By late January, most of us have abandoned our New Year's resolutions. It's a statistical fact. Resolutions can get a bad rap. The problem isn't making resolutions, but rather the resolutions we make. They require too much growth and, often, too much pressure for us to handle in a short period of time.
It's like signing up for a marathon before you even learned how to jog.
In making my own resolutions (yes, I did, too), I have leaned on a great quote from Tony Robbins's documentary I Am Not Your Guru:
Most people overestimate what they can do in a year and they underestimate what they can do in two or three decades. #iamnotyourguru-- Tony Robbins (@TonyRobbins) October 25, 2016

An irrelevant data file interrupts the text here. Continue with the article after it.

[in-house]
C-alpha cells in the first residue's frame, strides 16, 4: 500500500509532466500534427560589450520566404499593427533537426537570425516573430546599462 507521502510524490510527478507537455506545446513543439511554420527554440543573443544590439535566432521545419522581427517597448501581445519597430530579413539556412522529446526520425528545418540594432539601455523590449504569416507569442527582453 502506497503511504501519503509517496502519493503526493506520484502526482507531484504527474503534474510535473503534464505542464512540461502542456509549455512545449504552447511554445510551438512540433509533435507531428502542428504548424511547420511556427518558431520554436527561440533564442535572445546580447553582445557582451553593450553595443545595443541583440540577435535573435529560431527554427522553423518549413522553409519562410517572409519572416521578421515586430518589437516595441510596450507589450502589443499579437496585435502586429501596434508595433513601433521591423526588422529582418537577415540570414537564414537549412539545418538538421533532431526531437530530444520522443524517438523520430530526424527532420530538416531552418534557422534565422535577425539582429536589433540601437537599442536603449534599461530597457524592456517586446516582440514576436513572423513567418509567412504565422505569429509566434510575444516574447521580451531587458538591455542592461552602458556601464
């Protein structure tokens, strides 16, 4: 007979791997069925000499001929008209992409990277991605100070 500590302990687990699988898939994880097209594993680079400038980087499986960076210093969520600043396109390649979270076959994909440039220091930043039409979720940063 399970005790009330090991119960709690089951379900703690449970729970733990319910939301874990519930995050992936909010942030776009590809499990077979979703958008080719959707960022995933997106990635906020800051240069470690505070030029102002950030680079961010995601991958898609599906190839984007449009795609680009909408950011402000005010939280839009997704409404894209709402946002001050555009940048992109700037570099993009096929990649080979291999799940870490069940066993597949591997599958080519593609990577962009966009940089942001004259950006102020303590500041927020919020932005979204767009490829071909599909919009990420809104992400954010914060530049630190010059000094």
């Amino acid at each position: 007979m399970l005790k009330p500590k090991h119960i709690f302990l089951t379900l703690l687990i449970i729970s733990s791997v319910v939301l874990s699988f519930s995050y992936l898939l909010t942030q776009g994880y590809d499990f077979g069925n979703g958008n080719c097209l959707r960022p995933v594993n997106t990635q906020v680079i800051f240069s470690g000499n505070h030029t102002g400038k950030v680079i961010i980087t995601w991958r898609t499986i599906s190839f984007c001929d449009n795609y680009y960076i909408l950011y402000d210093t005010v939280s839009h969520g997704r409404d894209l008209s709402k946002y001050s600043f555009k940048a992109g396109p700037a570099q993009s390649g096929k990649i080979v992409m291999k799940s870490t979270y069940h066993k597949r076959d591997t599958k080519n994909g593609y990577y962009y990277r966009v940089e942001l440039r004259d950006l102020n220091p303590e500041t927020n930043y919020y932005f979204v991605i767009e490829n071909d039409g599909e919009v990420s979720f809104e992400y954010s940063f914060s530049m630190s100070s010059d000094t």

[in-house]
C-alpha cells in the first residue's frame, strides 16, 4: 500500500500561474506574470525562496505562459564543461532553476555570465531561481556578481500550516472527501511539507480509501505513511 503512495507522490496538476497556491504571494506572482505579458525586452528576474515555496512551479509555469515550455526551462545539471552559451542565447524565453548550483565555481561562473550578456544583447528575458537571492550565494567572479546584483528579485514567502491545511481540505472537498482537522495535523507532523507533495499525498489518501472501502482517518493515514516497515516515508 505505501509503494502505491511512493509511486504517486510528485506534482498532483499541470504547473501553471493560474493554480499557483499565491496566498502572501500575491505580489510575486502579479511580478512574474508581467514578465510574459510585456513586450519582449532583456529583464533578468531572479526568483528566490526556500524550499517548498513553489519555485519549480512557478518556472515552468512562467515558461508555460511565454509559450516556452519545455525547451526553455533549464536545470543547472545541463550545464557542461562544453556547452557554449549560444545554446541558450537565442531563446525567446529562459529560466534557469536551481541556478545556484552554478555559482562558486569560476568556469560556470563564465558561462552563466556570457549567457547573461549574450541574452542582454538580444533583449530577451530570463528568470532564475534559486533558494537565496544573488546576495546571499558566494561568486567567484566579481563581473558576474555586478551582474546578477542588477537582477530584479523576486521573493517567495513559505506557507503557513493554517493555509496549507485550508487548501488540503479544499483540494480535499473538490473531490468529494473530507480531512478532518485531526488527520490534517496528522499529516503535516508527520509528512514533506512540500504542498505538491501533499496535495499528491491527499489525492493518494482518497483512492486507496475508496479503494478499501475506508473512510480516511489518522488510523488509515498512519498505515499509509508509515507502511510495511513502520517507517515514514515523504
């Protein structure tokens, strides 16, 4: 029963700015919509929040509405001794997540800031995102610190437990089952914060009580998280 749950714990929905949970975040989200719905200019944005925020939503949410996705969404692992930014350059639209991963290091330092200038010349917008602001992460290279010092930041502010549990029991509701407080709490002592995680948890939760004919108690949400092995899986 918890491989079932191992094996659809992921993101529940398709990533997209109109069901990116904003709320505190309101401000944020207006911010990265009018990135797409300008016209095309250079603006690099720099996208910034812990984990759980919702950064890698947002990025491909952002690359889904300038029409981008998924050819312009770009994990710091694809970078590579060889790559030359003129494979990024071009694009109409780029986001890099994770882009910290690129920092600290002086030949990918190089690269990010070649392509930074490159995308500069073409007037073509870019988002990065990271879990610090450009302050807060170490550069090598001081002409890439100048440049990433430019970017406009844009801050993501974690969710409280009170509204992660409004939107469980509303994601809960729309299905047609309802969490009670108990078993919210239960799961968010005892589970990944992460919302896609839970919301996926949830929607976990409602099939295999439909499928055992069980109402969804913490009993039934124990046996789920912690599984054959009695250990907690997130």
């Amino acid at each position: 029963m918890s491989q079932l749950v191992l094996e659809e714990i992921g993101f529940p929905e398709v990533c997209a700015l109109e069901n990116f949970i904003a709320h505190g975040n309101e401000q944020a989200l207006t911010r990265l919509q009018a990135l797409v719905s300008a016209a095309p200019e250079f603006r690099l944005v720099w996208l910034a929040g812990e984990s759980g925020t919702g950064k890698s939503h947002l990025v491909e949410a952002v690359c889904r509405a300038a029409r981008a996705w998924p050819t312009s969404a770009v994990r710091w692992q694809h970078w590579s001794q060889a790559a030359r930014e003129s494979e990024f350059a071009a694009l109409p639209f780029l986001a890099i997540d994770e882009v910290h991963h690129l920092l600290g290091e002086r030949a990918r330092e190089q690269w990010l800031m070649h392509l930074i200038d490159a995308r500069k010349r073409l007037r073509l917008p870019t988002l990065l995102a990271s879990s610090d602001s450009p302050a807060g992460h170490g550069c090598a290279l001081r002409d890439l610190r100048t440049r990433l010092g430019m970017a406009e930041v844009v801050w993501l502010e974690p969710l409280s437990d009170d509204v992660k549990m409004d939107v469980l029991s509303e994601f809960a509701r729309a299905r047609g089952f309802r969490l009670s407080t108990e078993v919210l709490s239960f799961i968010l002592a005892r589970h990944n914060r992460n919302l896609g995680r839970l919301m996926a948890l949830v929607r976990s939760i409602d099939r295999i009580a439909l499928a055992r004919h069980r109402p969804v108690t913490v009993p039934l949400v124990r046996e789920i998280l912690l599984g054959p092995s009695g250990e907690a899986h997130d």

Sound familiar? Here is why it resonates.
Focus on the long game
Concentrating on long-term growth has two immediate benefits: It emphasizes strategy and it gives flexibility.
If you resolve to become a healthier weight in the next 30 days, then your mind will automatically start looking for the hack: What is the latest diet trend? How can I lose as much as possible as quickly as possible?
By stretching out your goal to, say, a three or five year plan, then you're focusing on methods that are sustainable rather than quick.
The other benefit is that you are much gentler on yourself in the process, making it much more likely that you will actually reach your goal. Going after a goal is much like the stock market: It never moves in a straight line but, through the ups and downs, it almost always ends higher than where it started. Obsessing on short-term gains is akin to being a modern-day Bitcoin investor. The dramatic emotional toll may outweigh any real gains.
Balance the short and the long
One good method is to set your long-range goal, then work backwards to figure out what increments you need to hit at what time. The increments create the milestones and those become the metrics that you measure.